Portuguese ceramics has a rich history dating back centuries, marked by a variety of techniques, styles and cultural influences. Over time, it went through several phases of development, reflecting the country’s social, economic and political changes. In this article, we will explore the history of ceramics in Portugal, from its origins to its most prominent traditional examples.



Origins and Early Influences

The roots of ceramics in Portugal date back to Antiquity, with archaeological evidence of ceramic production dating back to prehistoric periods. However, it was during the Roman occupation that its production reached a significant level of development and sophistication. The Romans introduced advanced ceramics-making techniques, such as the use of the potter’s wheel and the production of glazed ceramics.


After the fall of the Roman Empire, ceramic production in Portugal continued to evolve under the influence of various cultures, including the Visigoths and the Moors. During the Middle Ages, Portuguese ceramics began to develop distinctive characteristics, often influenced by Islamic ceramic production in the Iberian Peninsula.


Expansion and Rise

Ceramics in Portugal flourished during the Middle Ages with the emergence of several production centers across the country. One of the most notable was the Coimbra region, which became famous for the production of decorative ceramics, including tiles. These painted ceramic panels have become a distinctly Portuguese art form, adorning churches, palaces and private homes across the country.


During the Age of Discoveries in the 15th and 16th centuries, Portuguese ceramics played a crucial role in the cultural interaction between Portugal and the discovered lands. The introduction of new techniques and styles, brought from the Portuguese colonies, further enriched the country’s ceramic tradition. Hand-painted tiles with exotic motifs and oriental influences became popular, reflecting the spirit of adventure and discovery of the time.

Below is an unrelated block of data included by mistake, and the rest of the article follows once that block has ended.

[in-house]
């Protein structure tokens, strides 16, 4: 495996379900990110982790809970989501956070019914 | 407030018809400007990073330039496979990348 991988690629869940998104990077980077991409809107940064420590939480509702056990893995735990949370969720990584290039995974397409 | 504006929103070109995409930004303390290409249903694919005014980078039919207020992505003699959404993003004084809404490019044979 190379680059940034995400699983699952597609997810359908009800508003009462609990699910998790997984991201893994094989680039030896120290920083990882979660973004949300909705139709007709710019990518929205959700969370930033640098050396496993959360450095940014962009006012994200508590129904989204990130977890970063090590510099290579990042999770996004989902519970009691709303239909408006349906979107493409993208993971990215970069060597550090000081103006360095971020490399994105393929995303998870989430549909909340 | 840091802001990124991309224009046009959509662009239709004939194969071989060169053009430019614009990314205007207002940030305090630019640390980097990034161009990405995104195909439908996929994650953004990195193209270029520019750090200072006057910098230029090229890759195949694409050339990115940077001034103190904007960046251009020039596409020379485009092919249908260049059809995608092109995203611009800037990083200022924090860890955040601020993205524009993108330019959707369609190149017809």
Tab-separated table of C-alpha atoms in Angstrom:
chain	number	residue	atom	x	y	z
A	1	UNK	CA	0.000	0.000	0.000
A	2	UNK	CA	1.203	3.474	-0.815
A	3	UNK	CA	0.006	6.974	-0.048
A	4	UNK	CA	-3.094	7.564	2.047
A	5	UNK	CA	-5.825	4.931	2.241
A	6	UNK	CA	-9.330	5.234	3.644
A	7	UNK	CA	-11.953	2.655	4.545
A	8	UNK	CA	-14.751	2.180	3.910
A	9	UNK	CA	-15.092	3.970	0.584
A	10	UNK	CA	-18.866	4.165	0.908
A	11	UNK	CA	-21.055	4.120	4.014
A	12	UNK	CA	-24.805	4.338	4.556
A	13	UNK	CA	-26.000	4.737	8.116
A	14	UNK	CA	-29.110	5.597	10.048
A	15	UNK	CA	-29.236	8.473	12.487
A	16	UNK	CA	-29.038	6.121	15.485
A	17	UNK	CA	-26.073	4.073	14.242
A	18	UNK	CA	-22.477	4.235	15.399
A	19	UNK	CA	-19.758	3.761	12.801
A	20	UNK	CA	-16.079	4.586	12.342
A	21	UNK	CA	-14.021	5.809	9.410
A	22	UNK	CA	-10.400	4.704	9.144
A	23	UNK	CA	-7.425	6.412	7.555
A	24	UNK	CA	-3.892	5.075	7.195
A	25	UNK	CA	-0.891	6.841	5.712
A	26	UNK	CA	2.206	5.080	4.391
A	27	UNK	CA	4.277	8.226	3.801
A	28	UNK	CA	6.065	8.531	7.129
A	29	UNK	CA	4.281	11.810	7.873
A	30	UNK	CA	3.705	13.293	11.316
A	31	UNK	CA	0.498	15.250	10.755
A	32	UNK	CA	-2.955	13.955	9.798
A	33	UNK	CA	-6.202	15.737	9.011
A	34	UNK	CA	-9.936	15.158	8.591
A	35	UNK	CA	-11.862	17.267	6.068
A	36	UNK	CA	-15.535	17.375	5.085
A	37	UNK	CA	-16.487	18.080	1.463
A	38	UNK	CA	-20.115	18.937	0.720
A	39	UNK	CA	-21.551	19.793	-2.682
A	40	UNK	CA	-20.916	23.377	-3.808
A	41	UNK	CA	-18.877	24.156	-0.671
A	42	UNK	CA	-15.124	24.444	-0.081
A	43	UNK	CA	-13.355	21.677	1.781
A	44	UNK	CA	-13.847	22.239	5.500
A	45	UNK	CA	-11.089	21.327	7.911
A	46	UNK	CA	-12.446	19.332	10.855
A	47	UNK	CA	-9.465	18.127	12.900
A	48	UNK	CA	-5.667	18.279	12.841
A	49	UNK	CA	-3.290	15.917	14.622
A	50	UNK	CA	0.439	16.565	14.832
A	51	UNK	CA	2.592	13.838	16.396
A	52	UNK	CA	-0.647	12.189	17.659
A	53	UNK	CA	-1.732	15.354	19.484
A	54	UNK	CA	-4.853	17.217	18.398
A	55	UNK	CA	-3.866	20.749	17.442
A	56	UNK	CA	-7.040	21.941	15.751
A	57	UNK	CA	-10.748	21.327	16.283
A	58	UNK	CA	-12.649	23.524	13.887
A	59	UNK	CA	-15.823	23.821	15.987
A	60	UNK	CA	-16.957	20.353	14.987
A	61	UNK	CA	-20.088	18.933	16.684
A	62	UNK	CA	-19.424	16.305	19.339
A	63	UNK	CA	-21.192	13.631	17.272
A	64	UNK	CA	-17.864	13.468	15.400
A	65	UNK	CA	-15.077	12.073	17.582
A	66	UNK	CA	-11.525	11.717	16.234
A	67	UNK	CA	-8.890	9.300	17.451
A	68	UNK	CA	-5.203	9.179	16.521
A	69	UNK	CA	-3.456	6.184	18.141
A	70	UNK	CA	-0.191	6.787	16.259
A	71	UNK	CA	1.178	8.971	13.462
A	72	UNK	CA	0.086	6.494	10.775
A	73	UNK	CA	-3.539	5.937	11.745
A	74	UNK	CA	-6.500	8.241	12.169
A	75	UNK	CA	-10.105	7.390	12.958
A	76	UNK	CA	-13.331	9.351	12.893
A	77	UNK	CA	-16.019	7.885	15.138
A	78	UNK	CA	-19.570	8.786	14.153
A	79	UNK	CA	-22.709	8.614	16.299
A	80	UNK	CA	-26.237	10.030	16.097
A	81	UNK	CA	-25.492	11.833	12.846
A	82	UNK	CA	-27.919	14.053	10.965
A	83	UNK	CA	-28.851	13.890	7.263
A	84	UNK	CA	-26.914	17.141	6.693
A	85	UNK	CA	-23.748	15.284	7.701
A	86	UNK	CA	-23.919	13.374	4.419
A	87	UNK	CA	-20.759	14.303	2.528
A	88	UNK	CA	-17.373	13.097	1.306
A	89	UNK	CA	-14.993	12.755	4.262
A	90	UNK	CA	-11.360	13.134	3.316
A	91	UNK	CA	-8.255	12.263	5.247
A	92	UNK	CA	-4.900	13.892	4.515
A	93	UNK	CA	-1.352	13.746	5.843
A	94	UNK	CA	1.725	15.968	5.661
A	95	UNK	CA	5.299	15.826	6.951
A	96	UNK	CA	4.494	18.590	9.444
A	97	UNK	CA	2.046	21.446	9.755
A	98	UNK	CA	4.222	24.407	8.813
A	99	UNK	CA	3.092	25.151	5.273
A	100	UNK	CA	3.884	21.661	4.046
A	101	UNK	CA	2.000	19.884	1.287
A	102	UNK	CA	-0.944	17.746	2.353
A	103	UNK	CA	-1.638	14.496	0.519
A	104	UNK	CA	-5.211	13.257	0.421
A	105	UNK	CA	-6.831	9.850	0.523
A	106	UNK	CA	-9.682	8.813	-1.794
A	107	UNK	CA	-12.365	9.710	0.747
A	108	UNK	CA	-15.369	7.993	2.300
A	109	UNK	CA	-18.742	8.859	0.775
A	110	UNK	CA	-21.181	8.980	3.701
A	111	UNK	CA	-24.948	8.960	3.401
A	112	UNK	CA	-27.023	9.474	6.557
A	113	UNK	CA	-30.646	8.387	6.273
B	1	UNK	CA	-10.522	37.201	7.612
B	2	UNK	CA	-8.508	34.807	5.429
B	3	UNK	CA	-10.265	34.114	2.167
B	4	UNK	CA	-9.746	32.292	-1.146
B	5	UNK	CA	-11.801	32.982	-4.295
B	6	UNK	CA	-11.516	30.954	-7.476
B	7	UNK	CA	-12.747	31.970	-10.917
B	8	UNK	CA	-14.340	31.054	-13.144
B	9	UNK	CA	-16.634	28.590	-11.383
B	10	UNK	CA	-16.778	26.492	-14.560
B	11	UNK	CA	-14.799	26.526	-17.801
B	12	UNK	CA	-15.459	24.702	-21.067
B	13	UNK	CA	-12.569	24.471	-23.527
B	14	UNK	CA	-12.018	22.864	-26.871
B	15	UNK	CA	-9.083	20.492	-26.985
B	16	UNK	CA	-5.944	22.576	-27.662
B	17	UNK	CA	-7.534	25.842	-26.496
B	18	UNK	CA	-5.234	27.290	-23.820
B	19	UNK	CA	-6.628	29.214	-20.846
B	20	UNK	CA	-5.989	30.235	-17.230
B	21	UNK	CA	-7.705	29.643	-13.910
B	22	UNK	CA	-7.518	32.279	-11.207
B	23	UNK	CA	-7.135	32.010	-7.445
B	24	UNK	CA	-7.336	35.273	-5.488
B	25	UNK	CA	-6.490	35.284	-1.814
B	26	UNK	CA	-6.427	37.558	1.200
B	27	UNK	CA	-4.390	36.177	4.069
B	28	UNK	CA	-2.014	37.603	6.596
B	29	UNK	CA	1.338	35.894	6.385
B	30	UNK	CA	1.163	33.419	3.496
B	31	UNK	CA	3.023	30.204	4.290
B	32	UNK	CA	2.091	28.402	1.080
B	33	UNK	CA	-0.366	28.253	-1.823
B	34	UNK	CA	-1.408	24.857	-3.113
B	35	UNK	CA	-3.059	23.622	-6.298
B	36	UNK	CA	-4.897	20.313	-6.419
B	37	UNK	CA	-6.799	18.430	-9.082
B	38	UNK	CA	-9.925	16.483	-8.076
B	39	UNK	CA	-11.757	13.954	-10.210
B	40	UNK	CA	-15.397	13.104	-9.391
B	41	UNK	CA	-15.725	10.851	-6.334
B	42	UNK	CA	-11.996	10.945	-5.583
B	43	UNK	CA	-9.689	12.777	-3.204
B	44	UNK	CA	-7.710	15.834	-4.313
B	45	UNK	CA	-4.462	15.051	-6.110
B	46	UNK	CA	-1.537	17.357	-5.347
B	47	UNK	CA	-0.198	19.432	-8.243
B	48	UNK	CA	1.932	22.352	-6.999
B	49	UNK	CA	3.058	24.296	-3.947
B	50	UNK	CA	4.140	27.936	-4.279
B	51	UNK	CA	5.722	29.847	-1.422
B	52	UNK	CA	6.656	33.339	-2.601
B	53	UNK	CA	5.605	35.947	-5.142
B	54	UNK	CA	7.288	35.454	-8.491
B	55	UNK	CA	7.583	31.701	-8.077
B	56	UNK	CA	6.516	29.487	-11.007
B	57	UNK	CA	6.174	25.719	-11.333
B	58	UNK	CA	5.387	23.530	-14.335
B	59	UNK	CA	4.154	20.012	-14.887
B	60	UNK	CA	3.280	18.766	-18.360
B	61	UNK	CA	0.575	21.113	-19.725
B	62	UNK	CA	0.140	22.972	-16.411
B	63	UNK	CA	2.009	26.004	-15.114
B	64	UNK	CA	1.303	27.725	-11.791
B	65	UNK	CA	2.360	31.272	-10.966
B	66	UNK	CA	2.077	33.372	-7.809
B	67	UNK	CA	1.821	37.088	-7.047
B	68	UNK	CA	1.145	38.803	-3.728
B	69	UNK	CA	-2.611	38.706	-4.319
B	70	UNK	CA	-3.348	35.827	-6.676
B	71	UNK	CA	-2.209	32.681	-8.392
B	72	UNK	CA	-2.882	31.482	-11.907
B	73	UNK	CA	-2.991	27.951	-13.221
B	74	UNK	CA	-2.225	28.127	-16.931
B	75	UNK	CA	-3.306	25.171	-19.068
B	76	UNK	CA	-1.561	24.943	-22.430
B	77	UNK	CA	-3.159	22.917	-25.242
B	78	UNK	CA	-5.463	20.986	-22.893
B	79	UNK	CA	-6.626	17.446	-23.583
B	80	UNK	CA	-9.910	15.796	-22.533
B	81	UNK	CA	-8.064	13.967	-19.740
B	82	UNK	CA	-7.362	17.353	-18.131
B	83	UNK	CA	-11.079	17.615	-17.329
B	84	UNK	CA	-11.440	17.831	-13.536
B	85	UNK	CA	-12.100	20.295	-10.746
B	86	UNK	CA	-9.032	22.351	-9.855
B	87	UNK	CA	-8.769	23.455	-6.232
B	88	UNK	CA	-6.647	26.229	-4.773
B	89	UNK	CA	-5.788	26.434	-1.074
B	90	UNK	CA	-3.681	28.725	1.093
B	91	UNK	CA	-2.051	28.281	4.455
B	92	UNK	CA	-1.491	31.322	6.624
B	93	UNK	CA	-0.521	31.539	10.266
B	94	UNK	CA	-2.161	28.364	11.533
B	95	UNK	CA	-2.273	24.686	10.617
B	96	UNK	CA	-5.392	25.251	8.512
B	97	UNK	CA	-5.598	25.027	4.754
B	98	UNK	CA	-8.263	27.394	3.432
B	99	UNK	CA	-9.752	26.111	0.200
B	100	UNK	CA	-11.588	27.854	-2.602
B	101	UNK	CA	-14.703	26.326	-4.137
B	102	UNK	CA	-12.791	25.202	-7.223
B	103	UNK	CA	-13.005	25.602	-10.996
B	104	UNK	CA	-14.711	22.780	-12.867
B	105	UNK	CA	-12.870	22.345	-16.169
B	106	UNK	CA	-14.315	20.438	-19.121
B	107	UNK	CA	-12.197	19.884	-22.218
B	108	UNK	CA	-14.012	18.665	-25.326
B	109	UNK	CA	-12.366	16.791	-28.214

Decline and Revivalism

In the late 18th century and throughout the 19th century, the Portuguese ceramics industry faced significant challenges due to foreign competition and changing aesthetic tastes. Many traditional ceramics factories closed their doors and ancient techniques were gradually lost.



However, the late 19th century saw a resurgence of interest in traditional Portuguese ceramics, driven in part by the nationalist romanticism movement. Artists and artisans rediscovered and revitalized ancient techniques, thus preserving the country’s rich ceramic tradition.

Nowadays, Portugal has several locations where the production of ceramics is very present in people's daily lives and in the economy, namely the cities of Aveiro, Ílhavo, Redondo and Reguengos de Monsaraz, Lisboa, Barcelos, Caldas da Rainha and Porto de Mós.


Traditional Examples of Portuguese Ceramics



Tiles are perhaps the most emblematic example of Portuguese ceramics. Since the 15th century, tiles have been widely used in Portuguese architecture, decorating building facades, church interiors and even train stations. They often feature geometric patterns, historical scenes, floral motifs and Moorish influences.


Clay-ceramics ware

Clay ware is another traditional form of ceramics in Portugal. Made primarily by hand, it includes a variety of household items such as plates, dishes and pots. Some regions of Portugal are known for specific styles, such as the black ware from Bisalhães and the ware from Estremoz.


Clay-ceramics Figures

Clay or ceramic figures representing people and animals are a popular art form in Portugal. These figures are often handmade and vibrantly painted, depicting scenes from everyday life, folklore and local traditions.



Portuguese Ceramics at LoveItPortugal

LoveItPortugal has a wide range of Portuguese ceramic pieces, of which we highlight:


Ceramic Doll, Tile costume 35cm (13.8in):

It is a ceramic doll, crafted and painted by hand, lined with a cotton half-panama fabric skirt with blue Portuguese tile motif. In addition to the 35cm (13.8in) model, a smaller model is also available, measuring 25cm (9.8in) in height.


Lovers Swallow 13cm (5.1in):

It is a ceramic swallow, handcrafted and hand-painted, in faience, in white, with a pattern alluding to lovers. In addition to the 13cm (5.1in) wide (between wings) model, we also offer a larger model, 16cm (6.3in) wide, as well as a smaller model, 10cm (3.9in) wide.


Yellow Sardine 19cm (7.5in):


It is a ceramic sardine, crafted and painted by hand, in faience, with details in orange, yellow, white, dark blue and red. In addition to the 19cm (7.5in) long model, we also offer a smaller model, 12cm (4.7in) long.


Final Thoughts

Portuguese ceramics represent an integral part of the country's culture and history, reflecting centuries of tradition and innovation. From the beginnings of Antiquity to the present day, ceramics in Portugal has continued to evolve and adapt, keeping a rich artistic and artisanal heritage alive. Through traditional examples such as tiles, earthenware and clay figures, Portuguese ceramics continue to enchant and inspire people around the world.


Good choices!